UPDATE UPDATE UPDATE
We heard on Friday 18th June that the National Trust have accepted an offer from Rule Five Land - a housing developer who have already had involvement in the Challabrook development in Bovey Tracey.
We are devastated.
The trust keep telling us that the capital receipt will be used to enhance the Parke Estate - that's the only place they're allowed to spend it under the terms of Major Hole's will.
The Parke Estate is largely self-funding. It receives rent from at least three tenants and charges for car parking.
No amount of money spent at Parke will make up for the loss of 3 acres of wildlife rich woodland.
Many of you have contacted us and said that they would like us to keep their donation to fight any forthcoming legal battles (of which there will be). Thank you.
We're obliged to return all donations under the Crowdfunder terms and conditions and will do so in due course.
Meanwhile, please bear with us. We would like a few days to note all of your wonderful comments and we also want to ensure we have explored every possible option. You have all been so generous and supportive and we so desperatley need to do all we can to save this wildlife haven.
If you can write to the National Trust, Rule Five Land and the local planning authority on our behalf then please do so.
The dormice, newts, bats, butterflies, bees and trees are still there for now - let's fight on their behalf and for the future of our environment.
On behalf of the Save Bonds Meadow Group
Local farmer Major Hole, a life-long resident of the town of Bovey Tracey in Devon, left 3 acres of re-naturalised woodland in his will to the National Trust for the benefit of the people of Bovey Tracey.
This nature rich plot of land has had recorded over 700 species of flora and fauna, including bats, newts and dormice and is a much-loved quiet corner of the town, behind Bullands Field (the rugby field).
We want to make sure that this area remains a town asset for everyone one of us to enjoy, forever. We want to make sure that the mature trees that grace the land are not cut down.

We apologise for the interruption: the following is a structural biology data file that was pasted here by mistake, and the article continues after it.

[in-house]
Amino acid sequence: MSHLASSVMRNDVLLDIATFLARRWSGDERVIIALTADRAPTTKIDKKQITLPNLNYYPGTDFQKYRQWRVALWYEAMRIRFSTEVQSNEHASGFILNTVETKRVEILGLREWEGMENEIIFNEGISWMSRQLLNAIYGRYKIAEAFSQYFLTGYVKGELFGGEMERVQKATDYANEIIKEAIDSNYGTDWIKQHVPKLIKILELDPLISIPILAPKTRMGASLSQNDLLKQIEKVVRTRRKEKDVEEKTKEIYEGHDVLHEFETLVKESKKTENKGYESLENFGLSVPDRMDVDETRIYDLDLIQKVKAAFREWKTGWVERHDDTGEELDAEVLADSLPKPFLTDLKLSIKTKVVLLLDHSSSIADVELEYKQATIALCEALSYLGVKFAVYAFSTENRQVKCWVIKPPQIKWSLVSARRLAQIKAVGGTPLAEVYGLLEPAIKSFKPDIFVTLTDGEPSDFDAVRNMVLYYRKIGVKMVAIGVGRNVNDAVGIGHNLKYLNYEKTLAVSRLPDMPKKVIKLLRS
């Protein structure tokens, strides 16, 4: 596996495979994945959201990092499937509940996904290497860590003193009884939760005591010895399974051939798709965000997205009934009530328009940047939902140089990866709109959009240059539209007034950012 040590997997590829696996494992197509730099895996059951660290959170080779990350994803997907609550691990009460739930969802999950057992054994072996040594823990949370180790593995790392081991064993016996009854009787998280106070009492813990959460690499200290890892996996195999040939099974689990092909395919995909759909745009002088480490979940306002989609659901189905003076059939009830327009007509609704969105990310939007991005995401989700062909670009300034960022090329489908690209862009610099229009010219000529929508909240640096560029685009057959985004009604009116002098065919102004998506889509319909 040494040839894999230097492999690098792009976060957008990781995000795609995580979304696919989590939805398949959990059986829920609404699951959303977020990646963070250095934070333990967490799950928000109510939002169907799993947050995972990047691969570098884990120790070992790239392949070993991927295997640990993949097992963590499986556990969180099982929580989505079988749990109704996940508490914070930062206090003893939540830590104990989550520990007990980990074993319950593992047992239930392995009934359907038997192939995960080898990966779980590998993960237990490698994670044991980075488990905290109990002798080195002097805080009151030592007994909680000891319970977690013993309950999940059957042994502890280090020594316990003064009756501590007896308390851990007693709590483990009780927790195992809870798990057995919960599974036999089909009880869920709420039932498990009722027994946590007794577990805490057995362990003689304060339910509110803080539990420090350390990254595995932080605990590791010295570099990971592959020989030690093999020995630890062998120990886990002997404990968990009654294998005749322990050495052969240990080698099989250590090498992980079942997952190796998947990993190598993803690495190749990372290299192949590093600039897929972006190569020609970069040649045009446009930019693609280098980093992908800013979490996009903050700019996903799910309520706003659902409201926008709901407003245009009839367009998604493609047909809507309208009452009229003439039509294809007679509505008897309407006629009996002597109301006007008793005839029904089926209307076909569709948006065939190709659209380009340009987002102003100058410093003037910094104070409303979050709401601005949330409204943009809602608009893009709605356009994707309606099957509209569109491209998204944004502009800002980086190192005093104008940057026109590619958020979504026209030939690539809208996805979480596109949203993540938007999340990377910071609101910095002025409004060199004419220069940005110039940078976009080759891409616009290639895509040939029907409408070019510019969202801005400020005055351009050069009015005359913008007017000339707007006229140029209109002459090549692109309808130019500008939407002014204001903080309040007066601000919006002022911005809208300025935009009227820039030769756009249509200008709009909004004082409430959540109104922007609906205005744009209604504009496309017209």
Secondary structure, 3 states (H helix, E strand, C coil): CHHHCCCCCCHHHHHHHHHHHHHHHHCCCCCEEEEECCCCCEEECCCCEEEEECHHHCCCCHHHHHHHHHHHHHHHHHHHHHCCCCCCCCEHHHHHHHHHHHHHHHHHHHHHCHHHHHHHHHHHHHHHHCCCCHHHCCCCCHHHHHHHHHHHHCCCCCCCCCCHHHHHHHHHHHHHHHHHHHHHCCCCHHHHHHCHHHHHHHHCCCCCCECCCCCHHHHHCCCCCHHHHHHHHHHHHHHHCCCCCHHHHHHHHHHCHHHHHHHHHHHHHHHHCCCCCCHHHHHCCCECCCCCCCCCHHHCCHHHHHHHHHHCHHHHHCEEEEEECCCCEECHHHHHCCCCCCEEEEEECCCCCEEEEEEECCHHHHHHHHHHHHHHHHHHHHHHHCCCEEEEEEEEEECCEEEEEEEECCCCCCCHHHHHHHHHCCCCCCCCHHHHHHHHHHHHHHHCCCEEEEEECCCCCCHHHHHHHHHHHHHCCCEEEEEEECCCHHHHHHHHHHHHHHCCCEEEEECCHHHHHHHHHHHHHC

The National Trust, who were bequeathed this land, wish to sell it to the highest bidder - more than likely for housing. We want to save it.
Given that the town has recently declared an environmental emergency, the urgency of tackling climate change and the National Trust’s public ethos, we are at a loss to understand their motivations.
Despite long and protracted attempts over the past few years by a cluster of local residents to try and engage with the Trust over the future and proposed management of the land, we have not been successful in encouraging them to engage with us, and recently they have given us an ultimatum: “Pay up by 15th June, or we sell this land”. We are astounded that the National Trust, with the mission statement “We protect and care for places so people and nature can thrive. We look after the nation's countryside and green spaces, ensuring everyone benefits. We're the biggest conservation charity in Europe” are preparing to let this habitat be destroyed.
Please help our fight in any way you can – all pledges, however big or small, are sincerely appreciated. Our priority right now is to get this land off the open market and away from the National Trust. We aim to set up an organisation to keep this land from ever being developed. Should we not be successful, or if an alternative solution is found to acquire the land, your donation will not be taken. You can also help by:
· Write to the local MP Mel Stride
· Any press or environmental contacts? Please let us know.
· Funding or grant initiatives? Again, Please get in touch.
Who would have thought that we would have to try and save a valuable habitat from an organisation who's sole purpose is conservation?